The only such negotiations to be completed to date involve the Split Lake Cree First Nation. An agreement was signed with this First Nation in June 1992 and it is now being implemented with no significant problems.

In addition to providing financial compensation to this First Nation, the settlement agreement increases socioeconomic opportunities for the Split Lake Cree and releases Canada from further obligations to this First Nation under the northern flood agreement in return for compensation provided.

The Split Lake Cree settlement agreement includes a commitment by the Government of Canada to implement certain provisions of the agreement through legislation. This is what Bill C-36 sets out to do. It does not give force to the Split Lake Cree settlement agreement. This agreement has its own legal force and is already being implemented.

It does not include commitments by the Government of Canada which have not already been made by the agreement itself. It does not make any grand promises to aboriginal people and it does not make any new demands on the federal purse. Bill C-36 simply ensures that the government lives up to one of its commitments to aboriginal people. That is something that all Canadians and all members of the House would want to do.

Bill C-36 will achieve four specific objectives. I would like to quickly review them for the House. First it provides, as intended by the agreement, that moneys owed under the Split Lake Cree agreement are not payable to the crown. This means these payments will not be considered Indian moneys under the Indian Act. This is very important for a couple of reasons. First, it means that the moneys paid under the Split Lake Cree agreement will be administered by a trustee at the direction of the First Nation, rather than by the Department of Indian Affairs and Northern Development.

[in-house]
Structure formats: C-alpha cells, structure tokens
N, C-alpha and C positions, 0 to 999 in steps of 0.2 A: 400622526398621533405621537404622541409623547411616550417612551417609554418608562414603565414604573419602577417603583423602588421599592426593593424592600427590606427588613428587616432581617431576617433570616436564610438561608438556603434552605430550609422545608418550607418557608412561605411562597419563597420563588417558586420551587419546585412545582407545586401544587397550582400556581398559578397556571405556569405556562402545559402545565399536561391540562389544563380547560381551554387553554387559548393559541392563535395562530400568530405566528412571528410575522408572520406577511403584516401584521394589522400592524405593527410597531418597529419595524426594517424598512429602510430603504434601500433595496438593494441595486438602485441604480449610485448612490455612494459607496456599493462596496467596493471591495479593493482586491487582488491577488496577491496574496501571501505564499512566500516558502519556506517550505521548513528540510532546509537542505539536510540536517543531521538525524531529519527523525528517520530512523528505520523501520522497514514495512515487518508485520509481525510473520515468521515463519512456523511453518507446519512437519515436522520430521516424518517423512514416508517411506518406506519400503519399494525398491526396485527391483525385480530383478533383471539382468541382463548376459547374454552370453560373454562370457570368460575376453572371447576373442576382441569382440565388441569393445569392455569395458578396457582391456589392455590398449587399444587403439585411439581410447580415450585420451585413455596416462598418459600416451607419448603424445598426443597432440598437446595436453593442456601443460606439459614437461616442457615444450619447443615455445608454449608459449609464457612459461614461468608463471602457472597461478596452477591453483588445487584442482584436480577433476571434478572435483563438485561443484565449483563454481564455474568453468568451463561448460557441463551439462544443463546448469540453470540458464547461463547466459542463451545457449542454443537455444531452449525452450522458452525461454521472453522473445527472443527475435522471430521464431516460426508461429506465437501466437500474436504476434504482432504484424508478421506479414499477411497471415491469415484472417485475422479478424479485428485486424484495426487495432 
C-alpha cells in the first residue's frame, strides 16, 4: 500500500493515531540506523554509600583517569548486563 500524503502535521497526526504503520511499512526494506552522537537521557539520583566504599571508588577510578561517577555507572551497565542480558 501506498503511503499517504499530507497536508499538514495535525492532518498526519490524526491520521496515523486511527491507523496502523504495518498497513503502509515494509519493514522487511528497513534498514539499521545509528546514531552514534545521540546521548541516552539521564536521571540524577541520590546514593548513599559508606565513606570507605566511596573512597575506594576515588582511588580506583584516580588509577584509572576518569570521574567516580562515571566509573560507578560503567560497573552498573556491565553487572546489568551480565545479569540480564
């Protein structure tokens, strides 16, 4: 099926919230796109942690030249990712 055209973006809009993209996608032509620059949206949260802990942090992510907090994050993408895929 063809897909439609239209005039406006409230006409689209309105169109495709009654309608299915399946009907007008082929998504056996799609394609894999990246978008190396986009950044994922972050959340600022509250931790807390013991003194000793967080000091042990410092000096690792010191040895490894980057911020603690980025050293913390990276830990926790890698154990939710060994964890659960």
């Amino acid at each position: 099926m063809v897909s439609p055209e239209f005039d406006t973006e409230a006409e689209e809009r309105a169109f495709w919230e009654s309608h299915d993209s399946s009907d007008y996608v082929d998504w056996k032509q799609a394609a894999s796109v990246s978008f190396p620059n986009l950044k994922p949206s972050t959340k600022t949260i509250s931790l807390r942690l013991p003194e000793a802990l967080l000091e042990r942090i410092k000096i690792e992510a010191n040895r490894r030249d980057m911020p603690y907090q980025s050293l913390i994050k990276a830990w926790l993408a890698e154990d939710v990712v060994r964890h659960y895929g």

Not only does this reduce our administrative burden but it also gives the affected band much greater control over these moneys than it would have over Indian Act moneys. It also removes a potential source of friction between the Split Lake Cree and the Department of Indian Affairs and Northern Development over the management of its money. This is strictly in keeping with our objective of empowering First Nations to set their own destiny.

The second thing Bill C-36 does is clarify the status of fee simple lands owed to the Split Lake Cree First Nation. Specifically, the legislation ensures, again as intended by this agreement, that 2,800 acres of provincial crown lands that are provided in fee simple title will not become special reserves under sections 35 and 36 of the Indian Act.

The objective is to give the Split Lake Cree more control over the use and management of their lands, including any future potential development than would be possible if they were reserve lands. This stipulation means that the Department of Indian Affairs and Northern Development will not have the responsibility for these lands, along with the related costs and administrative burdens.

Third, Bill C-36 ensures that individual band members can continue to make certain claims against Manitoba Hydro under the northern flood agreement. However, settlement or adjudication processes set out in the band specific agreement will have precedence over the process included in the northern flood agreement, which as I mentioned earlier, is cumbersome and costly.

Bill C-36 ensures that the Government of Canada can utilize the Manitoba Arbitration Act when matters are in dispute under the northern flood agreement. Currently Canada is the only party to the agreement that does not have access to these arbitration mechanisms.